In these conditions, you need to be well-equipped. I strongly recommend that you travel with your hiking poles. Personally, when I’m working on the reserve as a guide, I refuse to accept anyone who doesn’t have their hiking poles with them.
You must also have fully waterproof clothing (jacket, overtrousers and shoes).

As far as hiking boots are concerned, I’ve tried different categories and only BC boots (somewhere between mountain hiking and mountaineering) are suitable for the reserve. The terrain is so rugged that it’s impossible to secure every step.

Watch out for the cliffs!

You’ve probably seen pictures of the impressive Hornvík cliffs. During your hike in the Hornstrandir nature reserve, you’ll be able to walk along these cliffs and enjoy the incredible panorama. But be careful not to get too close to the edge. Strips of grassy soil sometimes protrude from the rocky cliffs, and these can break away under your weight. So it’s best to avoid standing on the edge. Instead, keep a safe distance, or approach on your stomach.

Hornvík cliffs
Hornvík cliffs

Always sleep dry!

In the Hornstrandir reserve, the most important thing is to stay dry. But that’s not always possible. Two days of rain and you’re soaked to the skin. There’s one rule you’ve got to stick to: make sure you always sleep dry! To do this, pack a waterproof bag in which you keep your sleeping bag, a night outfit: warm leggings, a pair of merino socks, a merino under-sweater, a hat and a pair of gloves. If you stick to this rule, you’ll never have to worry about the cold again – you’ll always have something to keep you warm.

Send your itinerary to a friend

In the event of an accident, help must find you as quickly as possible, as the main danger to you is hypothermia. To increase your chances of being found quickly, you can send your itinerary to someone you trust, ideally a day-by-day itinerary. With this document, rescuers will know in which part of the reserve to search. The emergency number in Iceland is 112.

A satellite communication system

If you go hiking in the Hornstrandir reserve in early September, the ferry companies will automatically fit you with a personal locator beacon (PLB). But this is not the case in summer. You must ensure your own safety. A satellite system is not essential in summer, but depending on your situation and experience, you may opt for this extra equipment. In this case, I recommend the Garmin inReach® Mini 2, which you can connect to your smartphone.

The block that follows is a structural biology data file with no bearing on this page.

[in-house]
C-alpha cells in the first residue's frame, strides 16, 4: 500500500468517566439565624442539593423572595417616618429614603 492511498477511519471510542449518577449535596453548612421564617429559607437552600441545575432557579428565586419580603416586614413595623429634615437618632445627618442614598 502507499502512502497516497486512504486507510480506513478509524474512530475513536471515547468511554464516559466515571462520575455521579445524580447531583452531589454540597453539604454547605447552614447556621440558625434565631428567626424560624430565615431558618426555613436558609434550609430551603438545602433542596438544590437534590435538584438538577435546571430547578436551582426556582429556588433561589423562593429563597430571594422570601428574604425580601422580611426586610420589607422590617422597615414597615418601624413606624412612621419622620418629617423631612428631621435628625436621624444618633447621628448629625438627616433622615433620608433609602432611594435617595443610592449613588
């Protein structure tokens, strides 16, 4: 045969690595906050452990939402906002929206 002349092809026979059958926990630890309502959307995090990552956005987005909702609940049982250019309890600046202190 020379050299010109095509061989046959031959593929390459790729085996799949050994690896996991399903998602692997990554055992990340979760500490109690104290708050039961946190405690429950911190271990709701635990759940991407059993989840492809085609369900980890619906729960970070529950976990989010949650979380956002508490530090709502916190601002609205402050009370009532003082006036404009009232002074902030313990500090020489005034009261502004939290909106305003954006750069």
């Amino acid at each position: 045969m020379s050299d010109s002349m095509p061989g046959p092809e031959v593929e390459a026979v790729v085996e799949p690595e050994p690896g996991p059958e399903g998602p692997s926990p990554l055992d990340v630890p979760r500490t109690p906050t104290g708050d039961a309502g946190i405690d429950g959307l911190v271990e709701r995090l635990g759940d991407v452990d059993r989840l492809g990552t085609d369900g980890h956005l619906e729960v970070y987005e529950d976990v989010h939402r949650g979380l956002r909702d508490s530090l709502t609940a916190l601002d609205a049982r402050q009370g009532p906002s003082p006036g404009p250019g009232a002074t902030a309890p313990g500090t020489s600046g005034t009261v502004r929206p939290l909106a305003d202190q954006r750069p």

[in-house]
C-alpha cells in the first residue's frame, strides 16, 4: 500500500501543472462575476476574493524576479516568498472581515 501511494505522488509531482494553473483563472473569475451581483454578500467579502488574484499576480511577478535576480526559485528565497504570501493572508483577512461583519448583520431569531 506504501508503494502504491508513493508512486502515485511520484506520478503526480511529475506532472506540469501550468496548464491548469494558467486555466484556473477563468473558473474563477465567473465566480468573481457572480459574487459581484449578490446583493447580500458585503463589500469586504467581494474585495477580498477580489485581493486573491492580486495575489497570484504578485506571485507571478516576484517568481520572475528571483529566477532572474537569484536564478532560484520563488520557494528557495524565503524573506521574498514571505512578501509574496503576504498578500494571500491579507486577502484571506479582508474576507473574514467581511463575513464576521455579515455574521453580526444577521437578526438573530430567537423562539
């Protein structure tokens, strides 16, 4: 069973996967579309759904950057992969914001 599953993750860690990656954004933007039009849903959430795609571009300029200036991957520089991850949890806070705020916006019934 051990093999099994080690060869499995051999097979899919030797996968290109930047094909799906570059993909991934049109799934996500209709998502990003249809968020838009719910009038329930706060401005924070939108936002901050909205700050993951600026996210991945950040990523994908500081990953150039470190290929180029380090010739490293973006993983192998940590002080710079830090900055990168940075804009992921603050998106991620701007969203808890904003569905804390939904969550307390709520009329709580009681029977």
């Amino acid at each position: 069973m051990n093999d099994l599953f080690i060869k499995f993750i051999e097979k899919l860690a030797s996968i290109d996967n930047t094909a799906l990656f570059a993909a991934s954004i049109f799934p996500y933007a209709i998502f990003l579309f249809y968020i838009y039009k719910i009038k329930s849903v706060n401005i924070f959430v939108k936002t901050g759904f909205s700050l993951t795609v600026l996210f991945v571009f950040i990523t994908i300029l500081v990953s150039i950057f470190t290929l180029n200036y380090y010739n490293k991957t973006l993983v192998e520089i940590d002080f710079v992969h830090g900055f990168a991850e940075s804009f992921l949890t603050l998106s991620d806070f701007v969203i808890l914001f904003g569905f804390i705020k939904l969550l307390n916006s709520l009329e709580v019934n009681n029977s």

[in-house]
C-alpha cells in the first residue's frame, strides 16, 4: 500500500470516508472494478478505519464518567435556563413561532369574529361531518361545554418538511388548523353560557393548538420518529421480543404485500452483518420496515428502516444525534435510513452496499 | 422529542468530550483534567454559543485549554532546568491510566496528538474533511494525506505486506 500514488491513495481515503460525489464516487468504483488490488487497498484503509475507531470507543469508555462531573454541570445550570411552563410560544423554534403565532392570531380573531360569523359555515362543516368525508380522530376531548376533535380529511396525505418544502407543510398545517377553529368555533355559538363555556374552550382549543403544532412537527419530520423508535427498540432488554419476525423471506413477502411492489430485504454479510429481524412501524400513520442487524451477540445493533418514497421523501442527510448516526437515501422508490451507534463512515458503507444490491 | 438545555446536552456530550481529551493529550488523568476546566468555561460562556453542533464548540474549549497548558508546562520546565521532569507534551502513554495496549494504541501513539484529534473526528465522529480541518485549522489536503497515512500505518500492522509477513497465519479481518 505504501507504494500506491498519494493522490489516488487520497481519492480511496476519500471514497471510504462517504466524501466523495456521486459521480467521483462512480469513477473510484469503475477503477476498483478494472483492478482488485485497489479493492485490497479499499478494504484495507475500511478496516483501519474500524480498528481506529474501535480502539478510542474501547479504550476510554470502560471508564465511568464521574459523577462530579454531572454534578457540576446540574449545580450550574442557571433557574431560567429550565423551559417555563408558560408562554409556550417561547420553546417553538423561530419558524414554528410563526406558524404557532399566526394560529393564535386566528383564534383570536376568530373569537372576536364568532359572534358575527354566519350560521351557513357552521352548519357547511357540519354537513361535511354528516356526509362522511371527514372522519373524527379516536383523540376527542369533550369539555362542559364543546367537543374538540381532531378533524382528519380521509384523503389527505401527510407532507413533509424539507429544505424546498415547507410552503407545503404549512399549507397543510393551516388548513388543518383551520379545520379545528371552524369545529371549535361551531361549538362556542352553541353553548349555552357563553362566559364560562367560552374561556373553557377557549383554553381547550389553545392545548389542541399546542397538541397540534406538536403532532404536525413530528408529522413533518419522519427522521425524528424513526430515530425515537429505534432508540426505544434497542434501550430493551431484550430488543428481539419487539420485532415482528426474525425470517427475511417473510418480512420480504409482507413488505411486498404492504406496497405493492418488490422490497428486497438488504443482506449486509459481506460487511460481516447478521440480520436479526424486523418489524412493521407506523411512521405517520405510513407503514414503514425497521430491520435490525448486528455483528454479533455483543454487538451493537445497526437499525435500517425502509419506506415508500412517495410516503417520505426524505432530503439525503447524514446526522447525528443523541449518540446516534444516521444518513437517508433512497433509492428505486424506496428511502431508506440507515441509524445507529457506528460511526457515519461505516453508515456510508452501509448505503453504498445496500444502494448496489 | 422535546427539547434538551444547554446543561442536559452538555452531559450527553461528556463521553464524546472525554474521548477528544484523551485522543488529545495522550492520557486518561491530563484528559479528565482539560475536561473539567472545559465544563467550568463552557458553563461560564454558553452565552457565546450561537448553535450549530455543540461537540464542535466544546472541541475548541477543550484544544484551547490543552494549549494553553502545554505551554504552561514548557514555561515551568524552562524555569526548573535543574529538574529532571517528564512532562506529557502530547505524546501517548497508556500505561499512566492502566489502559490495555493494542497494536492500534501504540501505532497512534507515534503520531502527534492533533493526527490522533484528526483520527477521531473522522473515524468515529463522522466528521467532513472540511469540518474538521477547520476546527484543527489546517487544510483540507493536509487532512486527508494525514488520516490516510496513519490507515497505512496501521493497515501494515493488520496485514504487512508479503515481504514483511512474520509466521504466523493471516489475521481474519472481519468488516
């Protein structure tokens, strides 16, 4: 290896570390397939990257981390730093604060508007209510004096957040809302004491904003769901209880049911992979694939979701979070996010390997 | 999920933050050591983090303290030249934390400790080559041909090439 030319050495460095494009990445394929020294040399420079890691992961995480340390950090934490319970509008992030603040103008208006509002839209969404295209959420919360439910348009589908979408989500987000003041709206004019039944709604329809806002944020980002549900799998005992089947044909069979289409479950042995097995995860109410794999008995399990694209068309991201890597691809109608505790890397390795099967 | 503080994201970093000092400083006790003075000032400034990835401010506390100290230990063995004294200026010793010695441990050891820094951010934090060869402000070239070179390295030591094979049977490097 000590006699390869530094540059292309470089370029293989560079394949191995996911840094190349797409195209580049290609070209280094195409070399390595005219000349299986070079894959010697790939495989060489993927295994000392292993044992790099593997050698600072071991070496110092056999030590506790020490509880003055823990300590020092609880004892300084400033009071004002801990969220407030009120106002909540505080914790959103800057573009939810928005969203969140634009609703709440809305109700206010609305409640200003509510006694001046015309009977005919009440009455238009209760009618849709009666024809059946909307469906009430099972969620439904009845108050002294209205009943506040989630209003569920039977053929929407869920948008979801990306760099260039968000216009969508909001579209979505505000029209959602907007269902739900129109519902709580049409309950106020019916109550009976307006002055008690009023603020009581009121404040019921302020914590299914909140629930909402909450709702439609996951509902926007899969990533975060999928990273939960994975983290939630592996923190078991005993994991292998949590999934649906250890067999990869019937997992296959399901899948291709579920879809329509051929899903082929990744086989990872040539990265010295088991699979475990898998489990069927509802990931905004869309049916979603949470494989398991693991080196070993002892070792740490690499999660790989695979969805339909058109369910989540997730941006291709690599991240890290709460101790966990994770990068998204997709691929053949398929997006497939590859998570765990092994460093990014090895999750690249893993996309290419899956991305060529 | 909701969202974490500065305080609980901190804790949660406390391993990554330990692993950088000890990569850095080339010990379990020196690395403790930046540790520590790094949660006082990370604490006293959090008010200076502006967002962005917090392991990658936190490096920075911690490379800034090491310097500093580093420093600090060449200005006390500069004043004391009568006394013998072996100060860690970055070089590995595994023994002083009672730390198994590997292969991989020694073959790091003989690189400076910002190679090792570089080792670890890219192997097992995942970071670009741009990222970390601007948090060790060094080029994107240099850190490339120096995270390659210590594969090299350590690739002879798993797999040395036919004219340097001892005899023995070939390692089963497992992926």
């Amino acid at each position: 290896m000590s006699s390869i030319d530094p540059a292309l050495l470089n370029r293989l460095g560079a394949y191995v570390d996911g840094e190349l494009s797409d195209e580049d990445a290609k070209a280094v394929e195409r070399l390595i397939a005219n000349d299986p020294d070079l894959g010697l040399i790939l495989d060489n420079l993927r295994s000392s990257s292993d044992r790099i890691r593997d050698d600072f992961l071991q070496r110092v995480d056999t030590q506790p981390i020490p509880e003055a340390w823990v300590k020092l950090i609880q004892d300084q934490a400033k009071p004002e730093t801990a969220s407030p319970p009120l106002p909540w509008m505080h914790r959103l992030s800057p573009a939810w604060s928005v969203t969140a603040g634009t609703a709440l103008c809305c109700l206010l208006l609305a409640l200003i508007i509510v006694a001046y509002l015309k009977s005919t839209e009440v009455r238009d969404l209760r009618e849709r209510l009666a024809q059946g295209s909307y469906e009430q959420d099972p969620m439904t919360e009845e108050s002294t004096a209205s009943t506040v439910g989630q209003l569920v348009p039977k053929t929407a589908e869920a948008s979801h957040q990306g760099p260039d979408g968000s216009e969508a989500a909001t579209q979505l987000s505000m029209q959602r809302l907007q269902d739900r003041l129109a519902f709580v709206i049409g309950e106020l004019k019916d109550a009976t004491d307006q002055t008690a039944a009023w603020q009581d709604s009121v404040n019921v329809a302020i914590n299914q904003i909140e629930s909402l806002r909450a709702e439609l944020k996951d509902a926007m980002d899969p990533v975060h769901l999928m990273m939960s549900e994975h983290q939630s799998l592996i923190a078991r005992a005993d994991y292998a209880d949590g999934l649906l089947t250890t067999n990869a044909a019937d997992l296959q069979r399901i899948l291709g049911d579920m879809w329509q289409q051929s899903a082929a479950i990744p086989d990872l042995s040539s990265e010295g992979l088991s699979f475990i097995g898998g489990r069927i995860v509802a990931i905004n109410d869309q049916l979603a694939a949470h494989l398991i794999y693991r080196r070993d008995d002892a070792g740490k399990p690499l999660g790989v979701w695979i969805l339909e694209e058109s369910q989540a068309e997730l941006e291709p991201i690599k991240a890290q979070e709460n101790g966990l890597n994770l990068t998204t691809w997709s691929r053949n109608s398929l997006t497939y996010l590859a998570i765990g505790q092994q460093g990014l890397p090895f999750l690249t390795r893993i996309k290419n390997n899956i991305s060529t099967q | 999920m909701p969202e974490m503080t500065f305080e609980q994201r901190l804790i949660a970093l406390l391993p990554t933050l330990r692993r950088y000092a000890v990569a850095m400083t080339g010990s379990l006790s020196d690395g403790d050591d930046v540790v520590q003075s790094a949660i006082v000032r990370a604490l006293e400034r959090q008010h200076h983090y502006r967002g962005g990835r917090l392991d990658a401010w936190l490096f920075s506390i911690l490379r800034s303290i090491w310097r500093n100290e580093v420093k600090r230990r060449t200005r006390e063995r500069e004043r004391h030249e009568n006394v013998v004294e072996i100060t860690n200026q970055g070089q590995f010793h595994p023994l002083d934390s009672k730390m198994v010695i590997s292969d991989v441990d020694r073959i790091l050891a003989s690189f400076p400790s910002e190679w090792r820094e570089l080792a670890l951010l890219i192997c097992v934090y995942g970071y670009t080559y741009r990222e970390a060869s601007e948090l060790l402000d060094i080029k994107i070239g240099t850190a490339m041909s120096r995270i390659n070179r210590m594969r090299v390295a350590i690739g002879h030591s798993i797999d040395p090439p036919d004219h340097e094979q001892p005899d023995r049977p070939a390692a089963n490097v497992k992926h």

With such a system, you’ll be able to send an SOS, even in the absence of a mobile network.

Garmin inReach® Mini 2

Hornstrandir’s wildlife

Arctic foxes

The Icelandic arctic fox is king of Hornstrandir nature reserve. And Hornvik is the most densely fox-populated region in the world.

Icelandic arctic foxes are unique in that most of them are brown. Throughout the Arctic, white foxes dominate. But in Iceland, the dark environment of the basaltic rock has favored the brown color.

Arctic foxes arrived in Iceland during the last ice age, via the pack ice. When this period came to an end, some 11,700 years ago, these little canines were left stranded on the island. That said, given the abundance of food (seabirds, crustaceans, fish…) and the absence of natural predators (apart from man), Iceland has long been a paradise on earth for foxes.

Hornstrandir is certainly the easiest place to observe arctic foxes. In some parts of the reserve, the foxes are not shy; they can approach to within a few meters, and even show a desire to play. Needless to say, it is strictly forbidden to feed them. You should even limit your interaction with them. Don’t forget, these are free, wild animals!

Brown arctic fox at Hornstrandir
Brown arctic fox at Hornstrandir
Family of white arctic foxes in Hornstrandir
Family of white arctic foxes in Hornstrandir

I spent a lot of time cataloguing and observing arctic fox dens in Hornstrandir. What a wonderful experience to be able to watch the cubs learning, feeding and interacting with each other. I can tell you that, even when the foxes appear to be shy, the presence of humans can cause a disturbance. For example, it’s not uncommon to see them change their course because of a human presence. So avoid getting too close to them, or standing in their path. Instead, observe them from a distance, away from their path.